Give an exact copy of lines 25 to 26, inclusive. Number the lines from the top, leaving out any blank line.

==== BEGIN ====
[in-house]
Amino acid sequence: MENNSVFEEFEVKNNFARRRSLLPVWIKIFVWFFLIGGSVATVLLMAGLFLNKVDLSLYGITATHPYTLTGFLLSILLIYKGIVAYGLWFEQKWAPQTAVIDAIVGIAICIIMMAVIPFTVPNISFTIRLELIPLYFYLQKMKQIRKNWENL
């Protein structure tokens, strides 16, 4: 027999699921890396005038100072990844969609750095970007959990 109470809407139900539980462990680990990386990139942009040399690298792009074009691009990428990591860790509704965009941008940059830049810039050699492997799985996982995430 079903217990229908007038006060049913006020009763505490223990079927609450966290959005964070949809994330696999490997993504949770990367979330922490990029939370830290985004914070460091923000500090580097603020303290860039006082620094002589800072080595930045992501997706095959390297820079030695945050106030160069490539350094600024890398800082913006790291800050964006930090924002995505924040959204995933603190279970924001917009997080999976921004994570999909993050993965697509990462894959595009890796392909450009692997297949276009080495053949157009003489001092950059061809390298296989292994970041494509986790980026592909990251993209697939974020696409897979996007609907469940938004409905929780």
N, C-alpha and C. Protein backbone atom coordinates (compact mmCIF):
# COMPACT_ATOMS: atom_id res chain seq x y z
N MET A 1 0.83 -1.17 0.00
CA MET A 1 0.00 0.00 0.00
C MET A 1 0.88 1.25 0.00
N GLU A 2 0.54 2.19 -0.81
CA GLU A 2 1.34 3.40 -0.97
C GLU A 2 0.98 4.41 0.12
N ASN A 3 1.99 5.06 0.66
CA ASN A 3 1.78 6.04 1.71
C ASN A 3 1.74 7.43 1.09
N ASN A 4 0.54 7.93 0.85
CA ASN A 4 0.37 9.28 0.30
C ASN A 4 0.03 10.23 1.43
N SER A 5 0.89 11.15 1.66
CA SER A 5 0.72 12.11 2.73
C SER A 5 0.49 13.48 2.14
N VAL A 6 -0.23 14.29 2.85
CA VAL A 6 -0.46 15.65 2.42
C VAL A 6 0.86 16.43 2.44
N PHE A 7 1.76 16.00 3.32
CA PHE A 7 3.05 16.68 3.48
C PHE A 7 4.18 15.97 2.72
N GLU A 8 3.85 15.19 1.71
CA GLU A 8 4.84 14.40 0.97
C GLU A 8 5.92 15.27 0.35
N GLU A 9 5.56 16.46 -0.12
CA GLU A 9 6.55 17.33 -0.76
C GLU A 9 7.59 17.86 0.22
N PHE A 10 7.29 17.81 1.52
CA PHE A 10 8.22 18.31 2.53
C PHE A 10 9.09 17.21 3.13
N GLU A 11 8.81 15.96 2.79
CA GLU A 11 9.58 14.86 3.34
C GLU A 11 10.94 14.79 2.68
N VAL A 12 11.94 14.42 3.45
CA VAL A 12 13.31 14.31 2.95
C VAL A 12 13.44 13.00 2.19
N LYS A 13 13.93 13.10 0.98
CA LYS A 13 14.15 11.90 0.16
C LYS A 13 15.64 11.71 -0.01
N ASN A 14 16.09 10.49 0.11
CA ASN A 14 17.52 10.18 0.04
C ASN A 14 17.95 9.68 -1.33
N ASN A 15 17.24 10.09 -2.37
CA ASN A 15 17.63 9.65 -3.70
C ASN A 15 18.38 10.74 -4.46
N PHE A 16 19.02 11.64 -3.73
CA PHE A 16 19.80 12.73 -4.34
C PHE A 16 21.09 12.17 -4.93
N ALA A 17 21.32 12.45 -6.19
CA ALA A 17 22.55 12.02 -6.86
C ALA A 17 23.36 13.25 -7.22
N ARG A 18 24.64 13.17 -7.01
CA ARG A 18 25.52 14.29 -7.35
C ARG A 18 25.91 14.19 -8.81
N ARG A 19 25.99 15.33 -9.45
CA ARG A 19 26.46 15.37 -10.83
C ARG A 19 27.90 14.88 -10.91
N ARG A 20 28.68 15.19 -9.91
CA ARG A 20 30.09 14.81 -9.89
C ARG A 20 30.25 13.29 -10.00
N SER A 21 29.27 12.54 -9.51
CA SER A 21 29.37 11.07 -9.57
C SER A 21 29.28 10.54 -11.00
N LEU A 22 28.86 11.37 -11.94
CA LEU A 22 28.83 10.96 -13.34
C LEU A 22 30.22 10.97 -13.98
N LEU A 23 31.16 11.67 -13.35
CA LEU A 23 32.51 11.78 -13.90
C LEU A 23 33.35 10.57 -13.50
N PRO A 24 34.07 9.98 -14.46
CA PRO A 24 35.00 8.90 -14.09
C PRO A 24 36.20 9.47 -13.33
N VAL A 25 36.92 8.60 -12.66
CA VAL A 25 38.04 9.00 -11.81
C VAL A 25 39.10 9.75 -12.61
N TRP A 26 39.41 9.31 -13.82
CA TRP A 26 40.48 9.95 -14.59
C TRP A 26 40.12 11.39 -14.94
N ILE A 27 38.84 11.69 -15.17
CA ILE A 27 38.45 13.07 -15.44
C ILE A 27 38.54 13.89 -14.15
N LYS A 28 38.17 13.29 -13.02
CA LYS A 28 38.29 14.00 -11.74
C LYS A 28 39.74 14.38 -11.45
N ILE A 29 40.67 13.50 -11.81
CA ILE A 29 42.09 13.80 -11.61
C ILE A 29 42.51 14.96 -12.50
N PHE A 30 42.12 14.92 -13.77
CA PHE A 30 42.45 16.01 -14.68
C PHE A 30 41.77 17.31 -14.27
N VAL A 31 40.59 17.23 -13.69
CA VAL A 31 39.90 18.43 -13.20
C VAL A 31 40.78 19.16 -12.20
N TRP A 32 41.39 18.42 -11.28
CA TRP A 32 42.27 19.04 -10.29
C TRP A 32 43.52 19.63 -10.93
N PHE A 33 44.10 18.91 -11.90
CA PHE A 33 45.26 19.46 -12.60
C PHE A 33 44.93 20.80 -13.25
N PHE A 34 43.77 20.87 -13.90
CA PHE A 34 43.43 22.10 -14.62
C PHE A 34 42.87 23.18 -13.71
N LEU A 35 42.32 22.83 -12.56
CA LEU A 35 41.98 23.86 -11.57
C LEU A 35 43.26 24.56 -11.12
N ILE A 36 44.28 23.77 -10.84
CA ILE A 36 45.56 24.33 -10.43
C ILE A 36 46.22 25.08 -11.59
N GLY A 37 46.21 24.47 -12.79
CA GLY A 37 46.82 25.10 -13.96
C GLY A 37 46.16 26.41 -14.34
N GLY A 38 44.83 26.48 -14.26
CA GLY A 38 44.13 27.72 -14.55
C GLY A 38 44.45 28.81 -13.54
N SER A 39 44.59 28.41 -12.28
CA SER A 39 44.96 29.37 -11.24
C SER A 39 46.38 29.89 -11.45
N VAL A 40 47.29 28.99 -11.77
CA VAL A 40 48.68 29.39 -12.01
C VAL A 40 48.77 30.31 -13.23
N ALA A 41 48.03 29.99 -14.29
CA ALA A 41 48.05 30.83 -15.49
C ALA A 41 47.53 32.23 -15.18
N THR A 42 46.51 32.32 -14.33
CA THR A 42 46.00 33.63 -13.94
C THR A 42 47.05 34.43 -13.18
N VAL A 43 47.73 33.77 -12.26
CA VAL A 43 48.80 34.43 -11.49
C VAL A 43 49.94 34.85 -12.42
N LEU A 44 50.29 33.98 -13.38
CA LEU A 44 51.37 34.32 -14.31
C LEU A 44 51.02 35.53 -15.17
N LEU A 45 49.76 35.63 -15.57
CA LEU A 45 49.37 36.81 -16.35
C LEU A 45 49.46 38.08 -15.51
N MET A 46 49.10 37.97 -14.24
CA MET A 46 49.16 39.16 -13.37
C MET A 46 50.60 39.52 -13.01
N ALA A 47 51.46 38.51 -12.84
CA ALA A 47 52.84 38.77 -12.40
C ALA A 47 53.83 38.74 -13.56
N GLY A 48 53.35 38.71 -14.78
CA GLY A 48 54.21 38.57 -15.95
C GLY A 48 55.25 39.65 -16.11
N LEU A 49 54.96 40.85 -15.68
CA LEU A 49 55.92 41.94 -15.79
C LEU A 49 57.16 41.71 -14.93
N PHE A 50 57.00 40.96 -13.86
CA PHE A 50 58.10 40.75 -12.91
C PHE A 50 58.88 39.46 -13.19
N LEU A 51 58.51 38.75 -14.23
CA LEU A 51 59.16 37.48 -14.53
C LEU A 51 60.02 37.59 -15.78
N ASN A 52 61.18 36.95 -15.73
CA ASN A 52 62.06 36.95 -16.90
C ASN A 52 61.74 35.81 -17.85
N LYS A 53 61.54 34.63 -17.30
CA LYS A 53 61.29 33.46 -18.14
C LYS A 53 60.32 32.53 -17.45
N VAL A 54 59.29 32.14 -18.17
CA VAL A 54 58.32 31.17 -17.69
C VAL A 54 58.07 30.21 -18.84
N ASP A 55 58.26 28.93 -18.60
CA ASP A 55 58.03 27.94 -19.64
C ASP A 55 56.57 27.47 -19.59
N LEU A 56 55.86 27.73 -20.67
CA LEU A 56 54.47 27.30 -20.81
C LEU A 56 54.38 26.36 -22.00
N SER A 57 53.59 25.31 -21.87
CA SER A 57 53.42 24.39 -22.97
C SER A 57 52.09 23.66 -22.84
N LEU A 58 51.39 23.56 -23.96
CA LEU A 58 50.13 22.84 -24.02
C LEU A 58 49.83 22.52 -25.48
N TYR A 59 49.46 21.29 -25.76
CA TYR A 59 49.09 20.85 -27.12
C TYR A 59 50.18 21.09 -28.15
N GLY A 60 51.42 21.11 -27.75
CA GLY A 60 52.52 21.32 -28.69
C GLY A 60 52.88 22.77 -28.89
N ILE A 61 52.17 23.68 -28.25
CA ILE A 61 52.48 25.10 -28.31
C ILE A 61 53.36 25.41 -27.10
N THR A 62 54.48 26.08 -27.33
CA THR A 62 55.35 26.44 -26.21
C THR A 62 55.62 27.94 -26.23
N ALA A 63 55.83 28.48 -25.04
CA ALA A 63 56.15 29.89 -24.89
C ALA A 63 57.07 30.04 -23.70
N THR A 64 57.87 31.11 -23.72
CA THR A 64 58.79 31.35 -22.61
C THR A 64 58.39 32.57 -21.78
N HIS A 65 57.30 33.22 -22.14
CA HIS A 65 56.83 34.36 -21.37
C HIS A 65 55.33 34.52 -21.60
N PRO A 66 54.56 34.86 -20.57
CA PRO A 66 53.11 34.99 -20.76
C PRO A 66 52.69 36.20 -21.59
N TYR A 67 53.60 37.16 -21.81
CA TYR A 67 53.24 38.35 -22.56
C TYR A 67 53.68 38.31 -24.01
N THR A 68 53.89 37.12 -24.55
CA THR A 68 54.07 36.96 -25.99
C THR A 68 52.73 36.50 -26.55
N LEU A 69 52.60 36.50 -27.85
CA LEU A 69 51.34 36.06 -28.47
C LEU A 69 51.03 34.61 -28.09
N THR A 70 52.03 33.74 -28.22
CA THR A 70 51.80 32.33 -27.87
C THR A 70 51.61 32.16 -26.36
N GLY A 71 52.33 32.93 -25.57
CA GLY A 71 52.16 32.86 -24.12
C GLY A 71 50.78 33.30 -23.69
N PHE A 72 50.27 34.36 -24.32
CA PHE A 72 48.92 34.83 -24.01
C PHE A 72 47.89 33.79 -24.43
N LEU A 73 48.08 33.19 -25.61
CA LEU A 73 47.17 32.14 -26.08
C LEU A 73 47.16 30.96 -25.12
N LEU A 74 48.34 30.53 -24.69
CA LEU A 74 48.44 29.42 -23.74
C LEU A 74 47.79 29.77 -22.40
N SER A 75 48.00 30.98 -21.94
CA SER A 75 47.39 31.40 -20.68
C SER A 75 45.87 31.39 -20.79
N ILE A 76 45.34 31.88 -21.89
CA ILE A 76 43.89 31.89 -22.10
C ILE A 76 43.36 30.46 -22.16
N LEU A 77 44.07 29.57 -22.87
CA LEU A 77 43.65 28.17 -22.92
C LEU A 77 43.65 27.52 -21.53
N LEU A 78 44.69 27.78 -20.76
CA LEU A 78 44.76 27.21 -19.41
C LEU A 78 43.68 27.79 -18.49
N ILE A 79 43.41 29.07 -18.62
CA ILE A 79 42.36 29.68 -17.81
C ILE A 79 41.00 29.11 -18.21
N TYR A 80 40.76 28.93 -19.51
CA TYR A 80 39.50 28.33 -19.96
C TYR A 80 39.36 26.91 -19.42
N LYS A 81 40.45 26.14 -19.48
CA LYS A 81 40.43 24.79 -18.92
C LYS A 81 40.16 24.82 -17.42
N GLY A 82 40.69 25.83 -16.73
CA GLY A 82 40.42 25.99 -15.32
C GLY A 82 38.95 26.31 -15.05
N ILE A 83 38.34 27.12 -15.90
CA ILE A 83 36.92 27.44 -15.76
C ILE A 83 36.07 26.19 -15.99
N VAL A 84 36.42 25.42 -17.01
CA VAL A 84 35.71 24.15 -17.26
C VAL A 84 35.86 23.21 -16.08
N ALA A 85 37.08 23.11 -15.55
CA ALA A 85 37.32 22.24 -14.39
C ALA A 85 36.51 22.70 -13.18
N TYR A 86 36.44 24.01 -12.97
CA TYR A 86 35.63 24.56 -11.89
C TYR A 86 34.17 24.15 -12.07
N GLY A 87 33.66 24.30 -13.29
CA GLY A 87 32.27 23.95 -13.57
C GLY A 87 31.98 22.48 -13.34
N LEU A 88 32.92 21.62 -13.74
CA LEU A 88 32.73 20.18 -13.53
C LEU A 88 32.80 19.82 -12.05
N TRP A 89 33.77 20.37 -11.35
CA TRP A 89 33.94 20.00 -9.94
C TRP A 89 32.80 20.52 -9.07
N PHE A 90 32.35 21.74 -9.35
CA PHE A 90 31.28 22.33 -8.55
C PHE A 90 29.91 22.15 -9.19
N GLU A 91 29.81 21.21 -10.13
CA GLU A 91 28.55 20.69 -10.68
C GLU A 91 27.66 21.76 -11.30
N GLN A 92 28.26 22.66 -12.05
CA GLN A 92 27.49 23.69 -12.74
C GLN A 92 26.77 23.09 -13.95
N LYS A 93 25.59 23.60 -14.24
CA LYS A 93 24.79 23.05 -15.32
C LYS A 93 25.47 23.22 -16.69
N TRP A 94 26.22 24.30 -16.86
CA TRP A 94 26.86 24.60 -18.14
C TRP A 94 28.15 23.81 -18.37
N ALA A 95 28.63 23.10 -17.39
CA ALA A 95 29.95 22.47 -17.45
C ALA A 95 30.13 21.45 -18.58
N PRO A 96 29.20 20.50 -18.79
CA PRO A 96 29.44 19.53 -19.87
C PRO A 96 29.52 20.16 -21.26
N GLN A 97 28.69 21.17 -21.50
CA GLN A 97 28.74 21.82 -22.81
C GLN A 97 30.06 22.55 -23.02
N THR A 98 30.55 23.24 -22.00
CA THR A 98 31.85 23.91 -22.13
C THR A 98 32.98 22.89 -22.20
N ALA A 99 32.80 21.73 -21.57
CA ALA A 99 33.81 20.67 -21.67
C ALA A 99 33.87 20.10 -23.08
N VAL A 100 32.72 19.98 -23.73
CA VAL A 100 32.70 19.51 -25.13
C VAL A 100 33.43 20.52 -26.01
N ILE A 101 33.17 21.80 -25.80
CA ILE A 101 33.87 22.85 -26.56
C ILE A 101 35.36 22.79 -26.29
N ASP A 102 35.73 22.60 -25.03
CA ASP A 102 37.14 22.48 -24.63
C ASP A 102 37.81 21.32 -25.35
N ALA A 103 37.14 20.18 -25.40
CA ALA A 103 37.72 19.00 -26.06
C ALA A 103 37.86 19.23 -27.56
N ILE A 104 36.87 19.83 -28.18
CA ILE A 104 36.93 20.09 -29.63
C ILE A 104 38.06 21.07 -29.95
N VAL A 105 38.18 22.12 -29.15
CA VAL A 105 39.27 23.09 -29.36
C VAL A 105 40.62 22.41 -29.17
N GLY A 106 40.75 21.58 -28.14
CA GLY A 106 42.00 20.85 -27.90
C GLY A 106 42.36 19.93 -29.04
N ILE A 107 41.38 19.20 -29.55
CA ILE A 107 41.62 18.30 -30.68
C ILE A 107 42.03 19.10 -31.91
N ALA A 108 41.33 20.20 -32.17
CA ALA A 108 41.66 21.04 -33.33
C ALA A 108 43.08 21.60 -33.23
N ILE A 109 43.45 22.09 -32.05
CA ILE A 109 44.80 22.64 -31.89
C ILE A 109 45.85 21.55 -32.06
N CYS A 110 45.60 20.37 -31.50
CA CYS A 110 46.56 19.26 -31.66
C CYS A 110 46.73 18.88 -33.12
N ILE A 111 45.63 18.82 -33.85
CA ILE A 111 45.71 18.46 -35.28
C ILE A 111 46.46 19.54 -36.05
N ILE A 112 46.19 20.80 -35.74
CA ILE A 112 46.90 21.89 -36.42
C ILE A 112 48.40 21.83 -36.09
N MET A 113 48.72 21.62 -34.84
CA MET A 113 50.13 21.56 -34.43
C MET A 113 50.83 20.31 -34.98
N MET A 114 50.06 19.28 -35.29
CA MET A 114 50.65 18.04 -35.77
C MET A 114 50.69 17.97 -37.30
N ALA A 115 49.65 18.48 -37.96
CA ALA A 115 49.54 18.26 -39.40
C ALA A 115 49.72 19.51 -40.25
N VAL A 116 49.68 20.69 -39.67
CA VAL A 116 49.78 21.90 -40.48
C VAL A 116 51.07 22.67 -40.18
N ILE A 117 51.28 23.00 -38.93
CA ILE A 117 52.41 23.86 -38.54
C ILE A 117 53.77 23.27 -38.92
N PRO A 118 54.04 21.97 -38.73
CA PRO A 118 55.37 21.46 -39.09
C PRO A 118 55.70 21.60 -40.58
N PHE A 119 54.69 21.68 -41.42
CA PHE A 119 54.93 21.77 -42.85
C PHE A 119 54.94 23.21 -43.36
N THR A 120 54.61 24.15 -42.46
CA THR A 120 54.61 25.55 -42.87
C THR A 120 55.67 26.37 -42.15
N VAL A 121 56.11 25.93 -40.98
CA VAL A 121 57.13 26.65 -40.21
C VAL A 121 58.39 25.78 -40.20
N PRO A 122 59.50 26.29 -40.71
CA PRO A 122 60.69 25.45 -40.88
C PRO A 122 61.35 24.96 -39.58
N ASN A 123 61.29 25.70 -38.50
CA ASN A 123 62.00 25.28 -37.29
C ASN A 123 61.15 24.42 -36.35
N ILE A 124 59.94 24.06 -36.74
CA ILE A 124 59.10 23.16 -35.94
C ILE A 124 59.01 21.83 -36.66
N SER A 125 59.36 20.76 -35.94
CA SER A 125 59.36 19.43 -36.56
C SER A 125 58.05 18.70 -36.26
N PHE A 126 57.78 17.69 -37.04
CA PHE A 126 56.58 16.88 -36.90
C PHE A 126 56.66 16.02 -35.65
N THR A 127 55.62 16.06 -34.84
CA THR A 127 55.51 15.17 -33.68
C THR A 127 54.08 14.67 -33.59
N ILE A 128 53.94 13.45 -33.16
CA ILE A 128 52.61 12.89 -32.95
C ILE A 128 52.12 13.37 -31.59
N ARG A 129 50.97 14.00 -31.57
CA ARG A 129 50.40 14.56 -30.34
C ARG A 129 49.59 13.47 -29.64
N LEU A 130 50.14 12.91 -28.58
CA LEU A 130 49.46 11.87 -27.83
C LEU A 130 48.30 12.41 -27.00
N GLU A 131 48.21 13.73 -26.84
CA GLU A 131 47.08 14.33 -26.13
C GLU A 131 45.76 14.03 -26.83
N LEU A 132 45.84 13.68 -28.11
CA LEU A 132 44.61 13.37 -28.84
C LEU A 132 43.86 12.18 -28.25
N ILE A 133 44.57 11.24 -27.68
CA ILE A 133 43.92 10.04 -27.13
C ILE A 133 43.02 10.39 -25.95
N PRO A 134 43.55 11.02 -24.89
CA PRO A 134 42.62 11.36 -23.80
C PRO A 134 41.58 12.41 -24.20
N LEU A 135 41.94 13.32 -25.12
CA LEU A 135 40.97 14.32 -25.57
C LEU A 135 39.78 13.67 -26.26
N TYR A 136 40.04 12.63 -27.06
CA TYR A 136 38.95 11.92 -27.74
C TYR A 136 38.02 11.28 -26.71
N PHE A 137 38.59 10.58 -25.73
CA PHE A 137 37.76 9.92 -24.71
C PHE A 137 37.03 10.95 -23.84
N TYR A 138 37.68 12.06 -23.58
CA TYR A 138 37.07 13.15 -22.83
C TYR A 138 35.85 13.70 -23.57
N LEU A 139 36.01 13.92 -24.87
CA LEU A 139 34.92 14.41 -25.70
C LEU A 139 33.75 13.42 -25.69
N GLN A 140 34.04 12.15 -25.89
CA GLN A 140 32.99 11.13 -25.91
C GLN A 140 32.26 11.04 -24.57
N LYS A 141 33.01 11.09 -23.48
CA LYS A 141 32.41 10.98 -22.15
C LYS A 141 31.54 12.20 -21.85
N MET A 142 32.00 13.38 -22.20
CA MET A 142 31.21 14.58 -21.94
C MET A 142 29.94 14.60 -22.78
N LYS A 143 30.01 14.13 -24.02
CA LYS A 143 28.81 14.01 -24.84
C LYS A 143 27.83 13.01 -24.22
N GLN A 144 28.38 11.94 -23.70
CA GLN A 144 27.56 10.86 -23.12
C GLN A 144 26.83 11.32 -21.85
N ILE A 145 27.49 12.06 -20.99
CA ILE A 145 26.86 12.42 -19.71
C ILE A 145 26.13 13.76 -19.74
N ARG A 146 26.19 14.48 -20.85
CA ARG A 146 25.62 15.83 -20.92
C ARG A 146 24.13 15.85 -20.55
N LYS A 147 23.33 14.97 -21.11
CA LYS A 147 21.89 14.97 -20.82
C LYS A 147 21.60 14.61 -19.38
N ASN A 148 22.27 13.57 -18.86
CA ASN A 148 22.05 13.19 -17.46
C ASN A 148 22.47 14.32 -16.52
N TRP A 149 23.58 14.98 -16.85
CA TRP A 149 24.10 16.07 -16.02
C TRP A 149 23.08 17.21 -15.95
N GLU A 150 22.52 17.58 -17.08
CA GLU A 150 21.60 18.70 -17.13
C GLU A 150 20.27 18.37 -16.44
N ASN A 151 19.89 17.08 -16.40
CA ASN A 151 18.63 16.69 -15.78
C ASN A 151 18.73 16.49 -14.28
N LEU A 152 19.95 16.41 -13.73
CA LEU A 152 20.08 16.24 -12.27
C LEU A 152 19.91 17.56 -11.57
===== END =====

CA PHE A 7 3.05 16.68 3.48
C PHE A 7 4.18 15.97 2.72